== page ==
Mysteries of Untraveled Places

No more can I turn the leaves of this dear book that I loved, and vainly hope in time to read it all. No more can I look into the depths of this unfathomable water, wherein, as momentary lights glanced into it, I have had glimpses of buried treasure and other things submerged. It was appointed that the book should shut with a spring, for ever and for ever, when I had read but a page. It was appointed that the water should be locked in an eternal frost, when the light was playing on its surface, and I stood in ignorance on the shore.
—Charles Dickens, "A Tale of Two Cities"

My backpack is strung with talismans. There’s a Shiva bead in an orange thong hanging from one of the side straps, a small disco ball from a Tel Aviv bar in one of the pockets, and on one of the zippers a key chain that used to dangle a Taj Mahal snow globe, though now it looks like a half-finished game of Hangman—one more guess.

There’s a Bedouin braid hung off the middle that’s red, white, and black, the strong colors that herald Nazis, Coca-Cola, the White Stripes, and wine. I have another braid tied around my ankle with cool Rasta hues, for a balance of color, and wear Brahmin strings around one wrist, all the yellow faded so they are just white and red and frayed at the ends. Around the other wrist is a bracelet of wooden blocks, each with a sticker of a Hindu god—monkeys, elephants, blue people, and too many arms.

There’s a string of Turkish beads on my knapsack with the Evil Eye in the middle, and inside are some Greek worry beads that some girl gave me. Somewhere around there’s a Buddha coin, a pregnant woman, an Egyptian scarab, an old drachma, and a Shiva shell with a whorl on the back. This completes the catalog of my talismans.

Everything becomes something of value on the road—a red stuff sack, a Ziploc bag, a clothes pin. I’ve scoured the hotel room for a missing rubber band, and know how many I have, and I've ran half a mile back down the trail for a pair of drying socks that fell off my bag on a trek. Money changes value. It becomes the local price of a beer, the local cost of lodging. A hundred rupees, that’s a lot of money, even if it’s only two dollars. People become treasures. In these quick and passionate days, you appreciate with reverence the chance encounter, the friendly face, the restaurant where they know you.

And there are the people and places that you can never, never know, because there are too many and the world is too big, and they will always be faces in a crowd, names on a map, full of mystery and the romance of hearsay. It is better that way. If ye knew it all, ye'd be mortal no longer.

Ron and I sat on the balcony, smoking cheroots and feeling very colonial. Through the bars of the white banister all the brightly-colored longboats were moored for the night. The canal water was low, like a taught muscle, in anticipation of the rainy season. Across the canal stood more stilted shanties, deep earthen brown with porches and tin roofs, looking very Mississippi, and there were palm trees and pines and a rolled-out line of hills and clouds scorched autumnal and a single early star.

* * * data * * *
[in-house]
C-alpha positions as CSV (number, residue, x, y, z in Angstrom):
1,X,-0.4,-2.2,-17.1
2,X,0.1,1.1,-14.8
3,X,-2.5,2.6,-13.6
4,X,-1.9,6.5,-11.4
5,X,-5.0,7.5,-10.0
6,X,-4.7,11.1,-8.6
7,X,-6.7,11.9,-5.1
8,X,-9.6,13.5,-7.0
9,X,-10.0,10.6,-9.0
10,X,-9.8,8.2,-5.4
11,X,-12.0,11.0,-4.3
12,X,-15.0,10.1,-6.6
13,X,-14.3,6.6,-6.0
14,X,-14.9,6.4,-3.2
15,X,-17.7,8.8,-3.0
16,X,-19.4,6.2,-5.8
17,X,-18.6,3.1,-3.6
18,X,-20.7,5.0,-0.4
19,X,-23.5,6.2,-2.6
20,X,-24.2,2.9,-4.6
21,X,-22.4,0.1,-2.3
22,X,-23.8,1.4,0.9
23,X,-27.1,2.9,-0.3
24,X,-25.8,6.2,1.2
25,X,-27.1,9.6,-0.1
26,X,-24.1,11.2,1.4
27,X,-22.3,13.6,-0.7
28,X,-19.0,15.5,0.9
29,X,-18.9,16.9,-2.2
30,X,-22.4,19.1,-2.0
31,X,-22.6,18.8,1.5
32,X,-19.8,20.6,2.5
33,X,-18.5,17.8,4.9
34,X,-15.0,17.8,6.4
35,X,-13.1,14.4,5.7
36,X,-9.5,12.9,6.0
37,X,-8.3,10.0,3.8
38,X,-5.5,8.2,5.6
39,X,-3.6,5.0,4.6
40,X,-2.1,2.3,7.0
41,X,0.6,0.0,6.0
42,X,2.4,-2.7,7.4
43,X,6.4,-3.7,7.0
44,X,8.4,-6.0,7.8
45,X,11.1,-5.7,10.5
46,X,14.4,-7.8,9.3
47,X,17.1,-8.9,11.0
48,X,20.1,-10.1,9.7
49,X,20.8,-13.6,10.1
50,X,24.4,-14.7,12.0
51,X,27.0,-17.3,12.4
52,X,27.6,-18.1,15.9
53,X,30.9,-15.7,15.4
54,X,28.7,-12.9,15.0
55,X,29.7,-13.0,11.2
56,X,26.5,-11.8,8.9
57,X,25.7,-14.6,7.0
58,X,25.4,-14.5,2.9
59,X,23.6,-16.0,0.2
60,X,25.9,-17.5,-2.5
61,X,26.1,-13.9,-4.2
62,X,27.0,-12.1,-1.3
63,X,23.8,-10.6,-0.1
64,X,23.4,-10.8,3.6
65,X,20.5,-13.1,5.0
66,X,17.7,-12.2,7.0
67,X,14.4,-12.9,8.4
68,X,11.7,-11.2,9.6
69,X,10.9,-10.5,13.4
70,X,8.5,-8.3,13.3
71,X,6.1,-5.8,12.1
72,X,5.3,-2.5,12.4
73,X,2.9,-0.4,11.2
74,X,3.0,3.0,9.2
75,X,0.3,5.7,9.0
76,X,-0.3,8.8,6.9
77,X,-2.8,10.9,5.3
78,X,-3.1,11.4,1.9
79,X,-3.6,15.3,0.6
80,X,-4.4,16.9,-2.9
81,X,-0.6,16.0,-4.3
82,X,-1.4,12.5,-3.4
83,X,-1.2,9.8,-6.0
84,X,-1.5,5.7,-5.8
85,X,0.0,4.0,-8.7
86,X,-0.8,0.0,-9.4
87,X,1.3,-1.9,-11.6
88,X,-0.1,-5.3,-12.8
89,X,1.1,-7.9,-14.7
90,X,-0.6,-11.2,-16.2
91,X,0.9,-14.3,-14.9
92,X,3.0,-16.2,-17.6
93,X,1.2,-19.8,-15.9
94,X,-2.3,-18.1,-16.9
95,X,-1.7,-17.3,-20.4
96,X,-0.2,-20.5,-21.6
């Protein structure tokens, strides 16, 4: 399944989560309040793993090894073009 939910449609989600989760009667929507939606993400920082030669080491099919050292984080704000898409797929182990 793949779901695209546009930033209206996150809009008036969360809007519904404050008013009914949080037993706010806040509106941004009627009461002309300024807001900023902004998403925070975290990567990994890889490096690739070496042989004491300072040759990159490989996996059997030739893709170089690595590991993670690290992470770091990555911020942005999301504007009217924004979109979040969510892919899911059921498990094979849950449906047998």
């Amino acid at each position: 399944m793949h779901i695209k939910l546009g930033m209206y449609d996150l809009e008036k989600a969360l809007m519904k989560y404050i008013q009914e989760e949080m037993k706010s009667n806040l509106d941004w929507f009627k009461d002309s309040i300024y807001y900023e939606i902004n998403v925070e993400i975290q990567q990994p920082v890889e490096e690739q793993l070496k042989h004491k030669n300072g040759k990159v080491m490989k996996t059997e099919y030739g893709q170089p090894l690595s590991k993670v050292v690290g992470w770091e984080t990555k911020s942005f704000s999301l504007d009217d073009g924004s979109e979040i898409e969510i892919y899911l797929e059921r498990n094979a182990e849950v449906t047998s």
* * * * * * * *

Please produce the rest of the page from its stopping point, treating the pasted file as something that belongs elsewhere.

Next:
Two women walked past in the street below, balancing baskets on their heads. The men wore Kachin bags slung over their shoulders. One zipped by on a motorbike with loaded baskets burdening the back. Down to the left at the teal-painted ferry dock some coolies loaded boxes of green tomatoes from a sampan onto an old half-ton truck, with much clatter and shouting. To the right a girl chased a dog with a stick, and men in longyis smoked cigarettes under the eves of a grimy riverside tavern, stilted over the muddy banks. They had not yet switched on the generators, and the quiet air felt cool after a dense, hot day.

The streets of Nyaung Schwe had a frontier flavor—dirt streets and wooden buildings, opening onto boardwalks on the ground, with banistered balconies where you half expected to see lacy painted whores coo-cooing for customers. The Shan locals posted their bikes and motorcycles at the hitching posts out front and the presence of carts in the street and parked in the weeds, and the girls sitting side-saddle, and the lawless chaos of traffic, and the patched darkness of the unpowered night all added to the cowboy feel. All the light came from the drinking holes.

I wandered the streets, with Ron and a Swiss Kurd named Julian, in the warm lively night.

“I want to go into one of these whiskey bars,” Ron was saying, “and order a bottle of whiskey. I've never done that in a bar. Have you ever done that in a bar? It's only two dollars here.”